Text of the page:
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Aug 20

Remembering a significant chapter in Australia’s war history

On Sandakan Day, Australians are encouraged to remember the fate of thousands of our servicemen during one of the worst atrocities of the Second World War, the Sandakan death marches of 1945. Minister for Veterans’ Affairs, Warren Snowdon, said some 2,400 Australian and British Prisoners of War (POWs) lost their lives in Borneo at the Sandakan prisoner of war camp, in Ranau and in the death marches towards the end of the Second World War.

“Sandakan Day, 15 August, is an opportunity to reflect on the immense suffering endured by Australian and British servicemen, as well as recognise the efforts of the local people who often put their own safety at risk to help the prisoners,” he said. “Today, as we mark the end of the marches, we honour the spirit and courage of the men who endured brutal conditions and for most, a tragic death.”

Between January and June 1945, surviving POWs undertook three forced marches of more than 260 kilometres from Sandakan to Ranau POW camp. Around 500 prisoners died of illness or starvation, others were killed by Japanese guards. The remainder died at the Ranau or Sandakan camps. By the end of August 1945, only six Australians remained alive, after escaping from the Japanese.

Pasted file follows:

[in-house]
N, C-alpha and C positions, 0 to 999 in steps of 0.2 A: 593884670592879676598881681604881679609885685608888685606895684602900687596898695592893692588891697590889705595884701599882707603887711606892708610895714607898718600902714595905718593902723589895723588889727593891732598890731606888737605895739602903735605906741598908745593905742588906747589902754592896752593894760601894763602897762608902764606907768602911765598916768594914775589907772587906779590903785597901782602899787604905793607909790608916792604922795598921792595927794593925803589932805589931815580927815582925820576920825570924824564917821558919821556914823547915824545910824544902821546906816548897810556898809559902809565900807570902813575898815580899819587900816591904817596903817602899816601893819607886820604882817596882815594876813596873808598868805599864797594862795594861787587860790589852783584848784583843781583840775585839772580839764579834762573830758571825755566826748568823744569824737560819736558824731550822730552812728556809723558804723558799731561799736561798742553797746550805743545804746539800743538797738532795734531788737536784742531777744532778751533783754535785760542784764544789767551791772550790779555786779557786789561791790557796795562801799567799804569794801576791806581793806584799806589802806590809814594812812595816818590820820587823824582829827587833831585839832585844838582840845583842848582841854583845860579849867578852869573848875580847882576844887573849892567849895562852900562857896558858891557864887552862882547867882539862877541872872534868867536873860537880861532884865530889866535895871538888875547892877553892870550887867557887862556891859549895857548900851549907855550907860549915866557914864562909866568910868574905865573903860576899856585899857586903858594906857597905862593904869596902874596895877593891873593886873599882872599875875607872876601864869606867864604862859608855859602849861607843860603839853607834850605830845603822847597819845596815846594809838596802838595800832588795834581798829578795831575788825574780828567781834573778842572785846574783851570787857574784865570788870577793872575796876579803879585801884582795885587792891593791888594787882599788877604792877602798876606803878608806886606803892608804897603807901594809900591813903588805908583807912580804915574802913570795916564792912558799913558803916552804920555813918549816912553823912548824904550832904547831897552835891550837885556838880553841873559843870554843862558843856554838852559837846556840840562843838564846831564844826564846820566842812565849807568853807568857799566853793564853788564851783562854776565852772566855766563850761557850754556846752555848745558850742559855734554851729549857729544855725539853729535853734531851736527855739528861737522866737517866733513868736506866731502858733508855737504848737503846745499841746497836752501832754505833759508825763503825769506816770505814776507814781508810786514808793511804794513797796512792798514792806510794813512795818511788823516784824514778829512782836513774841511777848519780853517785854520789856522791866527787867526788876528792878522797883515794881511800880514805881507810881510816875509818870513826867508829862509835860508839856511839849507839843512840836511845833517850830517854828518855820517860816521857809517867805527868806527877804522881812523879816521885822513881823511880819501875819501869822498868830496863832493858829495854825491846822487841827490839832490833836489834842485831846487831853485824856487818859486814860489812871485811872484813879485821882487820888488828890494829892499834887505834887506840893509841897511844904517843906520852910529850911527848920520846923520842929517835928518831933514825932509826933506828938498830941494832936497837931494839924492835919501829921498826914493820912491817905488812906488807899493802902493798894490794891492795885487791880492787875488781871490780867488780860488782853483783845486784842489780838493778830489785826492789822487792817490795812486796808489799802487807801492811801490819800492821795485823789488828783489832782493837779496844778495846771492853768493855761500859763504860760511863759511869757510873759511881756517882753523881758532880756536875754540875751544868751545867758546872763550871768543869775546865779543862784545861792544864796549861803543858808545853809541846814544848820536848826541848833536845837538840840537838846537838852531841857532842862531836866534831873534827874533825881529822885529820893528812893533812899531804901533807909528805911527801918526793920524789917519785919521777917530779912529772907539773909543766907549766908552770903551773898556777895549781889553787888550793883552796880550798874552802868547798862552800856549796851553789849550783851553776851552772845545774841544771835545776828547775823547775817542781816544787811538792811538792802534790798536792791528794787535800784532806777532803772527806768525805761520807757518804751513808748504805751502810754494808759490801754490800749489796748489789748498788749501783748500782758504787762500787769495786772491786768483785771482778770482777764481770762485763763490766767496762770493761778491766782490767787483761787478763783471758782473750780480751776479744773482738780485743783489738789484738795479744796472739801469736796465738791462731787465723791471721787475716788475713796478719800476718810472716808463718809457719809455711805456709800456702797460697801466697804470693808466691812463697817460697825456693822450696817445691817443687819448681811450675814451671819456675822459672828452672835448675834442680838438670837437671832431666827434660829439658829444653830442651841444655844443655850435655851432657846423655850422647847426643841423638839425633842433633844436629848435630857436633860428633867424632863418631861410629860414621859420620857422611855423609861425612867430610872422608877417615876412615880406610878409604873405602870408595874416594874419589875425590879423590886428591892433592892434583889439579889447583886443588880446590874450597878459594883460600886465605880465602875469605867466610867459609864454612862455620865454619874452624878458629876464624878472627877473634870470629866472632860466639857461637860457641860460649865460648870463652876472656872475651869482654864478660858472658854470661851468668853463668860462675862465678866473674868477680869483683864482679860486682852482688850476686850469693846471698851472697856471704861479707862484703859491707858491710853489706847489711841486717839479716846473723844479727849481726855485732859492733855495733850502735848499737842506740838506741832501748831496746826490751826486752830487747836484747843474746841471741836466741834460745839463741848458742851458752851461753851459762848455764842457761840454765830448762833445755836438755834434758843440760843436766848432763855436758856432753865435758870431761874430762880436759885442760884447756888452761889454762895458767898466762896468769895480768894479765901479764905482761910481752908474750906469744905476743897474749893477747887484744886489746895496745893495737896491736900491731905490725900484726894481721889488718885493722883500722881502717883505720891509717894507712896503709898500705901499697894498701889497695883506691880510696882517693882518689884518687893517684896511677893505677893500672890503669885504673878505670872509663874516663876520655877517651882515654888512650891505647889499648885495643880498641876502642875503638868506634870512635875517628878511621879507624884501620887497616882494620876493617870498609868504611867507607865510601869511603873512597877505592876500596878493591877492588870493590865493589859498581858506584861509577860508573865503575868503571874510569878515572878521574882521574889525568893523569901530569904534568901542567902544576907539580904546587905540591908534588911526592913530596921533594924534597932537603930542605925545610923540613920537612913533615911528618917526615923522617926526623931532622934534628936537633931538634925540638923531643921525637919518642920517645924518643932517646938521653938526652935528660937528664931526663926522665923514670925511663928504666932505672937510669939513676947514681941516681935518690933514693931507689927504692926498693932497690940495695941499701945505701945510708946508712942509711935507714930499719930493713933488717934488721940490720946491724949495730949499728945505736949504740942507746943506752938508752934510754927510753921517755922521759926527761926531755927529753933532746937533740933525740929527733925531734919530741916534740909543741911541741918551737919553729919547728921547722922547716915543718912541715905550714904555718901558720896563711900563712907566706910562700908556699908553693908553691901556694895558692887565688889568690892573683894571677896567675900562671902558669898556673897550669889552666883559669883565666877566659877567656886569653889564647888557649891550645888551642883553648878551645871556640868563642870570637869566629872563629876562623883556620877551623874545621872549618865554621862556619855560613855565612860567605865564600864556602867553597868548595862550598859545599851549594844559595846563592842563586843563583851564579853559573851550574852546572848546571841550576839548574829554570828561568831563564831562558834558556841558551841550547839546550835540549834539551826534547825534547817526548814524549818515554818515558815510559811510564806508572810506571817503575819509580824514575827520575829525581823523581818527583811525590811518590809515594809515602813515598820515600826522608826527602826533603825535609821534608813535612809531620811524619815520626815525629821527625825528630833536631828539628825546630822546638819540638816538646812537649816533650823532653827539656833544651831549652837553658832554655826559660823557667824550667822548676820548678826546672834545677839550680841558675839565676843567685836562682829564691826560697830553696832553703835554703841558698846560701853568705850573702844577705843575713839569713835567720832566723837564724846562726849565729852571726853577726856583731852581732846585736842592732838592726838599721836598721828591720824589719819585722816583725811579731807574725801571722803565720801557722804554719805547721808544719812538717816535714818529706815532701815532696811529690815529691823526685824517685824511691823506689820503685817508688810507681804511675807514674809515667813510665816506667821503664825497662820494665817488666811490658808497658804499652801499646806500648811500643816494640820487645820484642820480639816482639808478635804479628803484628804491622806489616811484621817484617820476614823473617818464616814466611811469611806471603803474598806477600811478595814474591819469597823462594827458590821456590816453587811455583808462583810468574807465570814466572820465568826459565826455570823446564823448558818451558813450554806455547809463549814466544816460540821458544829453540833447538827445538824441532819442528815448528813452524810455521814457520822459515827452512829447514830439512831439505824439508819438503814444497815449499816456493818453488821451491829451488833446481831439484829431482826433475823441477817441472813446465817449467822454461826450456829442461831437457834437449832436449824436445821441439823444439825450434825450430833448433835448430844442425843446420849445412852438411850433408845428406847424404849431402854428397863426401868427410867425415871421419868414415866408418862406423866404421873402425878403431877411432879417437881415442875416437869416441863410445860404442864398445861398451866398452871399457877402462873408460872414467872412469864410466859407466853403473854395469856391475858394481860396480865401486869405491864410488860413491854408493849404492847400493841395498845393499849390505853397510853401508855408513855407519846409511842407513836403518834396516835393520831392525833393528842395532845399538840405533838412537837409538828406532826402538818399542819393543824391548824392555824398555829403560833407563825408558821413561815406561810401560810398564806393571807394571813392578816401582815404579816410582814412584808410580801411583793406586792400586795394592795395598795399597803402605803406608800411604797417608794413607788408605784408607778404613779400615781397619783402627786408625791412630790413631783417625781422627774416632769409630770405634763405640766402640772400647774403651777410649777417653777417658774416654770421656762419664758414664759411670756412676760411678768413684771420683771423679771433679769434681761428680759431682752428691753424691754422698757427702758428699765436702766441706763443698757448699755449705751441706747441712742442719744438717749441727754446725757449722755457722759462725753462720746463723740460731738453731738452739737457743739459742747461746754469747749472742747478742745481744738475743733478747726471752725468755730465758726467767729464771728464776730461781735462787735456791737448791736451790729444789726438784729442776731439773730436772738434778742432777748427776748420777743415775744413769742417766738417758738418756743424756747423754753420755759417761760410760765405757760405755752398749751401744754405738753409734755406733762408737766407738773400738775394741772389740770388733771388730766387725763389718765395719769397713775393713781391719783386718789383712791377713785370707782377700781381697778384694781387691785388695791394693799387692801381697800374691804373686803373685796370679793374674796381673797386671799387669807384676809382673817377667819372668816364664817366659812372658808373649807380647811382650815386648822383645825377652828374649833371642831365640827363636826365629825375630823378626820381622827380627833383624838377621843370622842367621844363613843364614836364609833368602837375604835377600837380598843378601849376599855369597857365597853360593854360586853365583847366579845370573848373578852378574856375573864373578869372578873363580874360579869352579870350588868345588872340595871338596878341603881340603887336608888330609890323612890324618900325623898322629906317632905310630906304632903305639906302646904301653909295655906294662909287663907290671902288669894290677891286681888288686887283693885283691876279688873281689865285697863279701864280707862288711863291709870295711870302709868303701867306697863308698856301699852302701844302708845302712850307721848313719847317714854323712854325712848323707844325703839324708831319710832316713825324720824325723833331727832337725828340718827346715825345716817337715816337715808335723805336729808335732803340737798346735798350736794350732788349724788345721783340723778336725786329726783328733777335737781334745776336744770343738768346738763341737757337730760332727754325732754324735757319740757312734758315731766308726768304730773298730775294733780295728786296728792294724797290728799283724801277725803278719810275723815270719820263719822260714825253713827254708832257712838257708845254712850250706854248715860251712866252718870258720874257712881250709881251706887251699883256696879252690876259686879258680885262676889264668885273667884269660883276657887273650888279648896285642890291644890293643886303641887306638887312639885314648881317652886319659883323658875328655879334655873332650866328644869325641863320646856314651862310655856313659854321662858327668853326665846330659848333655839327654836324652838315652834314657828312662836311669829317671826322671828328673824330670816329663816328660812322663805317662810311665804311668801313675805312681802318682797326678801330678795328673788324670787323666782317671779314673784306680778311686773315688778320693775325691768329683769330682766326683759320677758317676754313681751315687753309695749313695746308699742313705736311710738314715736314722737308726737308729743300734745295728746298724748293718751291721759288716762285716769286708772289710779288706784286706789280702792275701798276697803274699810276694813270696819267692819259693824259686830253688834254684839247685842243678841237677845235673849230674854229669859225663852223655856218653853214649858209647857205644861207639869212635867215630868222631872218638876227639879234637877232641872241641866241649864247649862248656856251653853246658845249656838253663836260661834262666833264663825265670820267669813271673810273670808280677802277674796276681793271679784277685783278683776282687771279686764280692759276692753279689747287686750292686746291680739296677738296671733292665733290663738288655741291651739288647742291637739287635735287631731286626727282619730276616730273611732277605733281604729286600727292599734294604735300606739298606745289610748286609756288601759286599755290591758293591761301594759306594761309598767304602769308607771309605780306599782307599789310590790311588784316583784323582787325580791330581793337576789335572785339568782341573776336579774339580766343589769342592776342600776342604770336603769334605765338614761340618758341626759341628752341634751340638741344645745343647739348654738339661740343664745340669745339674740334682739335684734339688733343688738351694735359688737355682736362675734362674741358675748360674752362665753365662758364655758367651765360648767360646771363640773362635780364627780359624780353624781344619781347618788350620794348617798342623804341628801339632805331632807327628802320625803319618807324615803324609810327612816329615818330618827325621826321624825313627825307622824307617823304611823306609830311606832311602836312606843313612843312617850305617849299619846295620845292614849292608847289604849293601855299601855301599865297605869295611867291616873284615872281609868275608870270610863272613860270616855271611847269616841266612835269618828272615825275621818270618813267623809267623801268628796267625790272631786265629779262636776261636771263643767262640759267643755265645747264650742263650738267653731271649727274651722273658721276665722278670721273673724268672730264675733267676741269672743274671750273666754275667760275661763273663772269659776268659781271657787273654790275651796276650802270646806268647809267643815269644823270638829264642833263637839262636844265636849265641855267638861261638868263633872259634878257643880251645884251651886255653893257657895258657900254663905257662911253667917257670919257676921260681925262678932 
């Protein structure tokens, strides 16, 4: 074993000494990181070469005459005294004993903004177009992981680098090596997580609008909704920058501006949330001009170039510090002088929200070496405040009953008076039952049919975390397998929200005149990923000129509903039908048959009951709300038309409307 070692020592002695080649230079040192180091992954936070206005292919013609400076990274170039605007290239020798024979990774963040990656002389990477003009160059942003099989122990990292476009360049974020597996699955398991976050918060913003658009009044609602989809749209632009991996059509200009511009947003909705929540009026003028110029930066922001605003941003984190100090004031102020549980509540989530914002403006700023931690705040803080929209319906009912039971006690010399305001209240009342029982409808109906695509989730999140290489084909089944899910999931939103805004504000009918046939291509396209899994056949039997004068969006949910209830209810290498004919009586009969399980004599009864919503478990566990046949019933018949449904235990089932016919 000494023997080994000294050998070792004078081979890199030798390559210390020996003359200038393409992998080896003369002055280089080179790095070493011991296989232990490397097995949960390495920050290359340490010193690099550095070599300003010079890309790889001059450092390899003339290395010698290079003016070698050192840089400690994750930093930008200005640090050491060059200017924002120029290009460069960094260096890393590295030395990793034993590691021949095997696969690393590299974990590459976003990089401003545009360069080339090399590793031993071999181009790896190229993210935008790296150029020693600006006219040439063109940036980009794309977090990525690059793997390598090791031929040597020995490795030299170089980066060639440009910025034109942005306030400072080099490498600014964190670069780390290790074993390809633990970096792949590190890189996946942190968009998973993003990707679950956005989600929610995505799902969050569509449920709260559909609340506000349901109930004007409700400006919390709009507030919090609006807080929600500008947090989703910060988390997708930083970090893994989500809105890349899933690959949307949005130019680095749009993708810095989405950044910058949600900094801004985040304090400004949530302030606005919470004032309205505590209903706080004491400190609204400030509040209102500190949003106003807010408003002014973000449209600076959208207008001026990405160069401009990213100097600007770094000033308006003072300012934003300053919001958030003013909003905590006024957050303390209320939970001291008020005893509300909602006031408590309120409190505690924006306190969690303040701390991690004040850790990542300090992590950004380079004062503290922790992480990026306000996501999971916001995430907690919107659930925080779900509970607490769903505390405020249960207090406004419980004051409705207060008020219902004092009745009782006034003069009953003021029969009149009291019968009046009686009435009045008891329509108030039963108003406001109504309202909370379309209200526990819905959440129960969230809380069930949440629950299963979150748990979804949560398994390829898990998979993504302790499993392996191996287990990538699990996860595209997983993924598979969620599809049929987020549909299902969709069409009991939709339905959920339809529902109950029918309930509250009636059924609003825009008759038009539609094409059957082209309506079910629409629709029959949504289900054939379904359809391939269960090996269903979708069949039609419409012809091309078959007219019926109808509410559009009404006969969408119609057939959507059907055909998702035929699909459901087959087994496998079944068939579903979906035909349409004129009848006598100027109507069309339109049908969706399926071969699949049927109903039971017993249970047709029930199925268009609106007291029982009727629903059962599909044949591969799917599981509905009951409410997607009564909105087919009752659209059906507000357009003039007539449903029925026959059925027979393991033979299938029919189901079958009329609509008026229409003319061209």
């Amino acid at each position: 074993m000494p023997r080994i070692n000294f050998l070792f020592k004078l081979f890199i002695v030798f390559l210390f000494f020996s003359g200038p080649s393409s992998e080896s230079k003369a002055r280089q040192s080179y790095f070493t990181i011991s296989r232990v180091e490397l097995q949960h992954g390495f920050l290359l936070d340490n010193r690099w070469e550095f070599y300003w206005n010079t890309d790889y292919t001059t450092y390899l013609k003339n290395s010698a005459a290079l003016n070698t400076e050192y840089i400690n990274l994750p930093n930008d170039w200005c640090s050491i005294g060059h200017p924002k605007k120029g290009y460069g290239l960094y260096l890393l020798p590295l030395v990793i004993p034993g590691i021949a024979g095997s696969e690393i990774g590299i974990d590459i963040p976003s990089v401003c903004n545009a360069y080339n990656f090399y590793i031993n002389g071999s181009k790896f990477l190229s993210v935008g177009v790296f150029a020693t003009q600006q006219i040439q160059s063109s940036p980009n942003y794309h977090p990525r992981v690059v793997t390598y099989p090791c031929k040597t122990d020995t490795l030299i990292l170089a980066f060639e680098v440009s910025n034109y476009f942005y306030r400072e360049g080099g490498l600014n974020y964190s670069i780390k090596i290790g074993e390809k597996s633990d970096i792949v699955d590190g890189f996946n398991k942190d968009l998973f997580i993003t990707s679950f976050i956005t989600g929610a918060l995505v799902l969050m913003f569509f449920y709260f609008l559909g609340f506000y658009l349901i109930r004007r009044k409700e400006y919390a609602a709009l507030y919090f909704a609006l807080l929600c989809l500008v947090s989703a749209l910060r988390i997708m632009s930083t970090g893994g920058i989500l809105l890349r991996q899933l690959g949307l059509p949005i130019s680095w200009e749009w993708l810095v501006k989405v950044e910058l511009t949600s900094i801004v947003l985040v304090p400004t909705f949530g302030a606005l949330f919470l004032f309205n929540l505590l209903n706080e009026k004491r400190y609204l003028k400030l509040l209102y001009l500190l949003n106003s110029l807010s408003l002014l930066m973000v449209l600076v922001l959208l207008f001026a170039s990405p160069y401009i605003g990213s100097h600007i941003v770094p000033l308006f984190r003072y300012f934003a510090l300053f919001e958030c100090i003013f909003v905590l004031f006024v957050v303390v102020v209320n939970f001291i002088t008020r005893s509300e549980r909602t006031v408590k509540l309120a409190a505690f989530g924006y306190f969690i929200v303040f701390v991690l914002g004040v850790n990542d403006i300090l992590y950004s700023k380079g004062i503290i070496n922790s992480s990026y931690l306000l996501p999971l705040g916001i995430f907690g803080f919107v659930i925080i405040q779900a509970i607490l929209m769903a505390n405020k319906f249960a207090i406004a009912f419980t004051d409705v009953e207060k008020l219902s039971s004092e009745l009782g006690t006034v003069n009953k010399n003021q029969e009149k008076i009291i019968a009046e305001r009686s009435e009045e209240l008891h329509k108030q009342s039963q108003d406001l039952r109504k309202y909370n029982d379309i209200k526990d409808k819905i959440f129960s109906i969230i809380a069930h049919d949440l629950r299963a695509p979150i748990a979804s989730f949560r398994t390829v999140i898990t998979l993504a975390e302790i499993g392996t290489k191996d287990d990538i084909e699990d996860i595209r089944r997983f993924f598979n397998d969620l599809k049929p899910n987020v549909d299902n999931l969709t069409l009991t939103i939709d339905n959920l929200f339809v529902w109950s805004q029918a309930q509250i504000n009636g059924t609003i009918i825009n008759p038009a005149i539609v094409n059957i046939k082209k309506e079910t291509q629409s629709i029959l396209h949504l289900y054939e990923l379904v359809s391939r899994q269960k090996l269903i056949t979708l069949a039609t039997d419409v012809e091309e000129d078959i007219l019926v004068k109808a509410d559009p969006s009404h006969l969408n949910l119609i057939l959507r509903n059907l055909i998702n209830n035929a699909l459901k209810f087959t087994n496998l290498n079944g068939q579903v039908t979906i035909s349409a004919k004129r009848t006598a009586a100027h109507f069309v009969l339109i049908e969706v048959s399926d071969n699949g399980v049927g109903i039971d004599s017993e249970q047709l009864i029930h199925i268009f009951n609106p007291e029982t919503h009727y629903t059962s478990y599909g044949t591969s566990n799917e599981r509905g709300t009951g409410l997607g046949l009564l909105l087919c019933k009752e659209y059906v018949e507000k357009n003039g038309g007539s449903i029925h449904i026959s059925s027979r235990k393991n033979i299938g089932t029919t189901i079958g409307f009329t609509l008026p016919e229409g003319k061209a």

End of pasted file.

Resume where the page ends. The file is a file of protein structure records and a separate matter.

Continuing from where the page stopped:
“Far from those terrible POW camps and the horrendous suffering of those few remaining survivors, the world was on the cusp of peace. 15 August also marks Victory in the Pacific (VP) Day, when the surrender of Japan signalled the end of the Second World War,” Mr Snowdon said. “VP Day is an opportunity to remember the almost one million Australians who served in the Second World War, and to honour the more than 39,000 who made the ultimate sacrifice in the fight for peace.”

“The Victory in the Pacific, and the earlier Victory in Europe ended almost six years of Australian involvement in the Second World War. Today’s anniversaries act as a timely reminder of the importance of remembering the contribution of those who served during the Second World War, and the anxiety and grief faced by families and friends during and after the war.”

Victims of the death marches, and the POWs who died at Sandakan and Ranau, are buried at the Labuan War Cemetery in Borneo. Those with no identified grave are commemorated on Memorials to the Missing at Labuan and Singapore. A service will be held at the Sandakan Memorial Park, Sabah, to commemorate the local people and POWs who died.